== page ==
I’ve always been intrigued by Russia and its history, part of that is because some of my mother’s family were Russian immigrants in the 1800’s, and of course I’m fascinated by royalty and the lives they lived and still do. So I was very interested in a recent article on the website Russia Beyond The Headlines, the article is entitled “The Winter Palace As The Tsars Saw It” and it focuses on a series of paintings of interiors of the Winter Palace by artist Eduard Gau. The paintings are all watercolors and were ordered by Tsar Nikolai I, the thing that’s so enthralling is the colors of the rooms and their decorations, we are so used to only seeing old black and white photographs from the late 19th and early 20th century that it’s easy to forget they lived in a world of color just as we do. Of course being the home of the Imperial family of Russia the Winter Palace was full of color and it seems everything was gilded in gold. Interior paintings are one of my favorite forms of art, I love when an artist can capture a beautiful and well-appointed room in all its glory. Here’s a look at life in the Russian court and the Winter Palace in St. Petersburg more than a century ago, Enjoy!!!
The Winter Palace was built between 1754 and 1762 by the Italian architect Francesco Bartolomeo in Elizabethan Baroque style. This style of design incorporates a lot of Italian Rococo ideas in the design and decoration.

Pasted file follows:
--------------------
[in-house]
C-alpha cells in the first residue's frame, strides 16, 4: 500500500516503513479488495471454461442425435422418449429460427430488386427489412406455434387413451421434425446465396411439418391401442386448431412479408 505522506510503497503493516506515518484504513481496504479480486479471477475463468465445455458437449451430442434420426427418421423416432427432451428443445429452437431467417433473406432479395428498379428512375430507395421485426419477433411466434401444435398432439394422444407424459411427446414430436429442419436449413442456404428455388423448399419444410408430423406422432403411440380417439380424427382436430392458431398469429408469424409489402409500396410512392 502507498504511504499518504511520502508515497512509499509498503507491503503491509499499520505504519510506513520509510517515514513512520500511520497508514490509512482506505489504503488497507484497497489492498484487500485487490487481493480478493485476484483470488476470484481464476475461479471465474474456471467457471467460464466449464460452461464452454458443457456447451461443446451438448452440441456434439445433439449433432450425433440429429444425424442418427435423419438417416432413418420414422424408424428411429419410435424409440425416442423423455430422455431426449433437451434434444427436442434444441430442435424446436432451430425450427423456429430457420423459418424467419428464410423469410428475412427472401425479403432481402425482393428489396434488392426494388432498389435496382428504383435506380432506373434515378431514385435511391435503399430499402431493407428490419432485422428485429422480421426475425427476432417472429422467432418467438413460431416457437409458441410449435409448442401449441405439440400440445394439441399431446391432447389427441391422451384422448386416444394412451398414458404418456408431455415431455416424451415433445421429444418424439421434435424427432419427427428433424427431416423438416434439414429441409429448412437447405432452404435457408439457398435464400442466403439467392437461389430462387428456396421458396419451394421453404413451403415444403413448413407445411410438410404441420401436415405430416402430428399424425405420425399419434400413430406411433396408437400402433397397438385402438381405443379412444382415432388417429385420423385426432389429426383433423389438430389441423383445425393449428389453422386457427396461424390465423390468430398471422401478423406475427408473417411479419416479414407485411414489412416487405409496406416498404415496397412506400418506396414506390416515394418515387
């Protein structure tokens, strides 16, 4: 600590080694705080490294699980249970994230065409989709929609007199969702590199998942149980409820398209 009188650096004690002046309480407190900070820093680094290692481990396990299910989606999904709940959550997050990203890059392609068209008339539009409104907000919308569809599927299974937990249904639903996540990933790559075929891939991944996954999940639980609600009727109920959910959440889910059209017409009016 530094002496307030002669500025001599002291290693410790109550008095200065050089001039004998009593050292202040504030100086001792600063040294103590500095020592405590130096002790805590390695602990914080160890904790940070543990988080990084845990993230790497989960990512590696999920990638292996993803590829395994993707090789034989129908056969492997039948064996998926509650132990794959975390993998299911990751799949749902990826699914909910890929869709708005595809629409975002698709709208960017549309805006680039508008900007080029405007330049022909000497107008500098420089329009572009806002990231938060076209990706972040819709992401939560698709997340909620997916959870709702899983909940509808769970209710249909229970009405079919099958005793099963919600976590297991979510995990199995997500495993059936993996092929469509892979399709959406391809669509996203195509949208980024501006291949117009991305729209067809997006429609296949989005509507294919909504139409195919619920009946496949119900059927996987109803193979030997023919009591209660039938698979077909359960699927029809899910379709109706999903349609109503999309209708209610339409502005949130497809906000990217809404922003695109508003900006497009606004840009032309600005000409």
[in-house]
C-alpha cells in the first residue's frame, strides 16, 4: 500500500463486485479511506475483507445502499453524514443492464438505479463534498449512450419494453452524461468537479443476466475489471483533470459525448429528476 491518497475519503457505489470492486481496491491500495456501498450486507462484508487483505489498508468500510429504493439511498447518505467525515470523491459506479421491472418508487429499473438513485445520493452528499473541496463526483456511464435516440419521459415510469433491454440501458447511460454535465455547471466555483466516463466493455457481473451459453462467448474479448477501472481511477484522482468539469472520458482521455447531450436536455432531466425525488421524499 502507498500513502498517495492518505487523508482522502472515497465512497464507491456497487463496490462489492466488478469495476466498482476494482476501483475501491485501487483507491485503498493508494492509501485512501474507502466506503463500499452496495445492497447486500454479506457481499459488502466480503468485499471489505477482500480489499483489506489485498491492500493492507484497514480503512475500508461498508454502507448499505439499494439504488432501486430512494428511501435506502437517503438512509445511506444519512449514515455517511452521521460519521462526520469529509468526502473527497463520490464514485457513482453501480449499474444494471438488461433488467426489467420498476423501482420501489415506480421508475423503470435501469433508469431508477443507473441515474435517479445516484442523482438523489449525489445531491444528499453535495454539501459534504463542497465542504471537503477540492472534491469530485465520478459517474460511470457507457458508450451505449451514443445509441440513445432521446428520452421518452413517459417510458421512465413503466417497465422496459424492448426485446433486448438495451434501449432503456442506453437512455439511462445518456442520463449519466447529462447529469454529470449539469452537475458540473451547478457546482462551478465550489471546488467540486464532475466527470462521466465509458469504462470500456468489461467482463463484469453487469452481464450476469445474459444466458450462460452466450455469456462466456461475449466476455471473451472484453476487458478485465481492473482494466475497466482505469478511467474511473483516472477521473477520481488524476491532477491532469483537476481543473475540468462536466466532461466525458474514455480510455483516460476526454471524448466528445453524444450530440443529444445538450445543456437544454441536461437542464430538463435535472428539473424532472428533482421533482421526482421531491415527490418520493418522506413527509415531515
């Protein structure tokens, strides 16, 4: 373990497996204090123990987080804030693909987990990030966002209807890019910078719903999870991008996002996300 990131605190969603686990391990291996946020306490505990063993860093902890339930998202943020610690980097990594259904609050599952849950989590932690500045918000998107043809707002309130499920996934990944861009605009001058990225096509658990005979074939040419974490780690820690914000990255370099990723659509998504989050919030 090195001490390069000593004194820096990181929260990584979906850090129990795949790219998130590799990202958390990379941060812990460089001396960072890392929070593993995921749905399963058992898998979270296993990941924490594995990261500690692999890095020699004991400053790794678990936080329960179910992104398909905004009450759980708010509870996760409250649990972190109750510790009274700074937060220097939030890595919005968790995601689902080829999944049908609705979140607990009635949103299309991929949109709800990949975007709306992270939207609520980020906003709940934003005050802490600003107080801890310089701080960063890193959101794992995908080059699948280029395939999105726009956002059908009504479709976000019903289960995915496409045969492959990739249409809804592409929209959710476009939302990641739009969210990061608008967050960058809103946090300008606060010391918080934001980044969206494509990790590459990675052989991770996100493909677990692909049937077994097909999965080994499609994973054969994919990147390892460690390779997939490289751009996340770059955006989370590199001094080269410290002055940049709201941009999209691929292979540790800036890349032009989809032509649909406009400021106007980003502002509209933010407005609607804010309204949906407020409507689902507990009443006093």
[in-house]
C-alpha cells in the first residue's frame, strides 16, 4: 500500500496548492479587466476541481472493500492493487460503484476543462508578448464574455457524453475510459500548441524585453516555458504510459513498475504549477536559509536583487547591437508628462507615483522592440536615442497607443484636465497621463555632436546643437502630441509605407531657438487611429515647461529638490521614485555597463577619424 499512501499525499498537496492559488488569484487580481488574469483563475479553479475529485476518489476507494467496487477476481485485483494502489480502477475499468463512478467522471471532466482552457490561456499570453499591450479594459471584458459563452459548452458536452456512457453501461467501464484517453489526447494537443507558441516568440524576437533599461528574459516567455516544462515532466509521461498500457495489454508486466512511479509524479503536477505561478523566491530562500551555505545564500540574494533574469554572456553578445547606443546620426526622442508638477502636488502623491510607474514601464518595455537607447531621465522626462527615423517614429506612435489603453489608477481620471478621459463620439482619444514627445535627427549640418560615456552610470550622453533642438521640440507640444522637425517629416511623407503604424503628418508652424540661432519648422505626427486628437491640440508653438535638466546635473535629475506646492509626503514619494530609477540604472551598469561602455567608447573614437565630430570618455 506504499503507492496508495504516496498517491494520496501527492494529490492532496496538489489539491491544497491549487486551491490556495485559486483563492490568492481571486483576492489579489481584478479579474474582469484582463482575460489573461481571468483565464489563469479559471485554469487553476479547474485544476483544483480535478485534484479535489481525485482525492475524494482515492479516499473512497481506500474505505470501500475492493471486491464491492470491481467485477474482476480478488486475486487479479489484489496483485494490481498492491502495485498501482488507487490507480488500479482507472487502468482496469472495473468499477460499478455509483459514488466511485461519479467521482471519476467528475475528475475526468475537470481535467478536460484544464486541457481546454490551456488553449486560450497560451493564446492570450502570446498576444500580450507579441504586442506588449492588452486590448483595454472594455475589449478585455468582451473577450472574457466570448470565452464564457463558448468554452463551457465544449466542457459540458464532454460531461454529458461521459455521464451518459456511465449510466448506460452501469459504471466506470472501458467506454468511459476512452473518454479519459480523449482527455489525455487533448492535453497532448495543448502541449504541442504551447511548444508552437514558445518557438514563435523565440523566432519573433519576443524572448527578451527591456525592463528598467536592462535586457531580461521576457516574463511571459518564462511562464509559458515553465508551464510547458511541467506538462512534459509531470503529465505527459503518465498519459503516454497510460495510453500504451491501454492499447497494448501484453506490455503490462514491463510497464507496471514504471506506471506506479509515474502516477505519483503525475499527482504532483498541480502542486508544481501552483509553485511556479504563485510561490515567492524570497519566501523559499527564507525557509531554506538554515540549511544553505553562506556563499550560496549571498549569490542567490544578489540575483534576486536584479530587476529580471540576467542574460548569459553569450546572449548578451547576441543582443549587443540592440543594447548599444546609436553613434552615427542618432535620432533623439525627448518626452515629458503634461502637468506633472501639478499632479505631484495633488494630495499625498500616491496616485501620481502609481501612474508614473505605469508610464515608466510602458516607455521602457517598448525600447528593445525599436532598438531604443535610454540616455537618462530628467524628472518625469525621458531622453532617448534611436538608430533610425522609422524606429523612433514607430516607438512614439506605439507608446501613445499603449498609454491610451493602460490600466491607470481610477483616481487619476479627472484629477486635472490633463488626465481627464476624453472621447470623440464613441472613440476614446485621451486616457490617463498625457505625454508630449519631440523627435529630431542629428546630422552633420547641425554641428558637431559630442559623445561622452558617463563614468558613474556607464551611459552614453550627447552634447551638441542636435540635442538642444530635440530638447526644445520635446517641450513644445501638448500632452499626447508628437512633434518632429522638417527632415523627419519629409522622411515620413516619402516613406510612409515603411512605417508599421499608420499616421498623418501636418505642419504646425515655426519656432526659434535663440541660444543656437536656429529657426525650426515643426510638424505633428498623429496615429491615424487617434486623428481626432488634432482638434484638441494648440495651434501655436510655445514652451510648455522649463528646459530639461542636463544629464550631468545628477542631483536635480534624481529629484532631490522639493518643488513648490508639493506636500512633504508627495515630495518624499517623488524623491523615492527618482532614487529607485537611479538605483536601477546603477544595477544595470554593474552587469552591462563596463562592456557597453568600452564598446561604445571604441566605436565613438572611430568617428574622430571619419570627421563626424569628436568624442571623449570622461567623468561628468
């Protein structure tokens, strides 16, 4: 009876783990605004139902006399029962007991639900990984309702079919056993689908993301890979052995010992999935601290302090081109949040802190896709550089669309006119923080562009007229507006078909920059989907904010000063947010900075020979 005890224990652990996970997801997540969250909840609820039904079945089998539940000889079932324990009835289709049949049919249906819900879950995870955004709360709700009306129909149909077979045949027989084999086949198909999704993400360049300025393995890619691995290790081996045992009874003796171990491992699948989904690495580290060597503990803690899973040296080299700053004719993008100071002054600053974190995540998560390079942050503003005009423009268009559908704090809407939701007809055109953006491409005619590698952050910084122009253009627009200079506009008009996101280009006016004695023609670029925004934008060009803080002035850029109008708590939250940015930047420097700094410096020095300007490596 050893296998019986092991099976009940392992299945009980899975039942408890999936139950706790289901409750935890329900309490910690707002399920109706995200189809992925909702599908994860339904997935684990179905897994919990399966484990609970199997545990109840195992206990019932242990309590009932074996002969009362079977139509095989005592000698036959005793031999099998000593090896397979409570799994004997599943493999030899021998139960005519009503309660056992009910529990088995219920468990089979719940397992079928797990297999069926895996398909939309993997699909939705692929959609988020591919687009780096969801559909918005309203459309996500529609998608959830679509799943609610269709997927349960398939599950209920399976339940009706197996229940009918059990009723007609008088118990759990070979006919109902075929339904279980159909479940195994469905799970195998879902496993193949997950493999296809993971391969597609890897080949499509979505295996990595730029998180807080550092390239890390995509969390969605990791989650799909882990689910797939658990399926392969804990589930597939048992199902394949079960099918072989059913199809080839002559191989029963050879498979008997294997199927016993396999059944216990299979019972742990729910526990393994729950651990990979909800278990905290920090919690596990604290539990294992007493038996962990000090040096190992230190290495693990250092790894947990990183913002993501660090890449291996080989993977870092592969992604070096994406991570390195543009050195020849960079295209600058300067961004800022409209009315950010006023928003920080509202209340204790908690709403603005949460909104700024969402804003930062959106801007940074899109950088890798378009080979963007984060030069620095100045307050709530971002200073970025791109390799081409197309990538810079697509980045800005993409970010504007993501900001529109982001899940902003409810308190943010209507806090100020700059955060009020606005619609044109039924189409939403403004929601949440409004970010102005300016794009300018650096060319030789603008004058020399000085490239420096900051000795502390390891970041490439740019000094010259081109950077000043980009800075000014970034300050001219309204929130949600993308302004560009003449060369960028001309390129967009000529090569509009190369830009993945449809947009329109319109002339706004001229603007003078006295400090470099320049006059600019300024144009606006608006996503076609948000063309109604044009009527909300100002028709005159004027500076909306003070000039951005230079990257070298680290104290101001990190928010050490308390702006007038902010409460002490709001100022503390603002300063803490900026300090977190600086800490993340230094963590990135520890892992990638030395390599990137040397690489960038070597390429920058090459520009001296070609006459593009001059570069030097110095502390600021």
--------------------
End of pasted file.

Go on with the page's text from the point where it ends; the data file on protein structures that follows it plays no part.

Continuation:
The Great Nicholas Hall
Fifth Hall of the Military Gallery
Isn’t it amazing how Gau captured not only the details of the individual rooms, but also the artwork hanging in each of the rooms. The details he’s able to capture in his paintings of the artwork is amazing.
A Ladies Dressing Room
Salon in Rococo Style The detail in this room is amazing with all the gold filigree work, the cupids around the top of the room and artwork.
Empress Maria Alexandrovna’s Boudoir
Another view of the Empress Maria’s Boudoir
First Hall of the Military Gallery
Empress Alexandra Feodorovna’s Bedroom
Empress Alexandra was the last Empress of Russia, she was married to Tsar Nicholas II. Together they had 5 children, 4 daughters and one son. The entire family was assassinated in 1918.
Grand Duchess Maria Alexandrovna’s Bedroom
You can see how popular it was to use lots of fabrics in the private rooms like bedrooms, remember this was before central heat and air and all you would have in one of these massive rooms was a fireplace for heat in the harsh Russian winters.
I hope you enjoyed these photos as much as I did, I love how this gives us a more colorful look at life over 100 years ago at things we usually only see in black and white photos.